There are plenty of other beautifully-wrapped festive treats underneath the tinsel-draped boughs of the TABJ tree, including another brutally honest sports report from our man in Africa and an update on the unstable political situation in Cairo.

Also, as we sprint towards the start of the greatly-anticipated London 2012 Olympics, TABJ attempts to keep pace with Africa’s gold medal contenders.

In addition, we take a look at how Food & Trees for Africa (FTFA) is combining with Airports Company South Africa (ACSA) in an effort to galvanise carbon neutrality initiatives.

As indicated in the CRF interview, the South African business landscape is buoyant, versatile and thoroughly looking forward to a fruitful New Year. Our compendium of company features certainly reflects this optimism, with contributions from the construction, mining, transport and investments industries.

It only remains for us to venture into the hitherto unchartered territory of 2012. Who knows what the constantly exciting and unpredictable African economic landscape has in store for us next? Whatever happens, TABJ will continue to proudly bring you the most comprehensive news, features and company profiles in the business.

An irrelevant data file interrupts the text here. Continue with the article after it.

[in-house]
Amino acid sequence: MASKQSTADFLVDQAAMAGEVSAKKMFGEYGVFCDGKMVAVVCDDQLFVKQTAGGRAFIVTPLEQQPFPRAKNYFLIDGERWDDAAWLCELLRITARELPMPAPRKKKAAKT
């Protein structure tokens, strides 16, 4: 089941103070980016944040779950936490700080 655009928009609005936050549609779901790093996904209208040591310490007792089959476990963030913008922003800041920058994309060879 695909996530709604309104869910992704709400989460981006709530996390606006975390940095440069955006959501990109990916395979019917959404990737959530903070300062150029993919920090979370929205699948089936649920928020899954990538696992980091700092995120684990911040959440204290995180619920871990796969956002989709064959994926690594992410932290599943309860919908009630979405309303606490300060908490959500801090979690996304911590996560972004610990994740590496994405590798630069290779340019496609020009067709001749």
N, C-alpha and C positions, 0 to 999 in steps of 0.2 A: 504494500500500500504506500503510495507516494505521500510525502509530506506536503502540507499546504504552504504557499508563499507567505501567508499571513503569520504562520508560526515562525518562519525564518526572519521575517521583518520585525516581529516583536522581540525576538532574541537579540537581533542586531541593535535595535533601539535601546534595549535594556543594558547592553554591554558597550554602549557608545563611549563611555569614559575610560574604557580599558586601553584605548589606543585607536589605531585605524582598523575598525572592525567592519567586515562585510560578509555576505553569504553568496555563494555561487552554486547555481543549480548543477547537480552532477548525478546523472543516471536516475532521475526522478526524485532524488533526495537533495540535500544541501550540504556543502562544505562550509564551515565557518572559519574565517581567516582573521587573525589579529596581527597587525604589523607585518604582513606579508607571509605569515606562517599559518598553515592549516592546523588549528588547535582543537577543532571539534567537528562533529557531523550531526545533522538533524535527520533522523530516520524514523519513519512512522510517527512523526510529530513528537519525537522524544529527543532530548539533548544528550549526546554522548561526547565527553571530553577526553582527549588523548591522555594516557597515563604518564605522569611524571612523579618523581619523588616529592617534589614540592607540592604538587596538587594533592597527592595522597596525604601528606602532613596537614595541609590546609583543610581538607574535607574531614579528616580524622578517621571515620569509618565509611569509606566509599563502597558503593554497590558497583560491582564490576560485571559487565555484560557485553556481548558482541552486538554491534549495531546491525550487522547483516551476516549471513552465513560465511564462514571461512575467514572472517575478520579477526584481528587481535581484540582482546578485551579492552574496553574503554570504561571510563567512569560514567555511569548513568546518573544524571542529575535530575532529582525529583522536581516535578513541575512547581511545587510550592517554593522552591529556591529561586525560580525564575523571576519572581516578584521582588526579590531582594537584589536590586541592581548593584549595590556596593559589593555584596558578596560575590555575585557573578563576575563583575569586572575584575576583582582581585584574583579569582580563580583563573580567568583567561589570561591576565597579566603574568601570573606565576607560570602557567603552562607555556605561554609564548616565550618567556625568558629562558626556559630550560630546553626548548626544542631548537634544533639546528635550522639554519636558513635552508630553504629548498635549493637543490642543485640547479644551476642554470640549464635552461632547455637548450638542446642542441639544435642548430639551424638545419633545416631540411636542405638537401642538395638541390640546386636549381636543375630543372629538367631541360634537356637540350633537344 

December 11

To say that it’s been an interesting month in Africa would be an understatement. The freedom fighters of Libya have had the final say in an old fashioned battle between the forces of good and evil.

A certain mad dog, whose name they choked on for so many years, will never speak again, and for Libya that is a pretty good result. For the first time in over four decades its people can breathe easily and, consequently, our cover story focuses on the extraordinary revolution, liberation and future of Libya.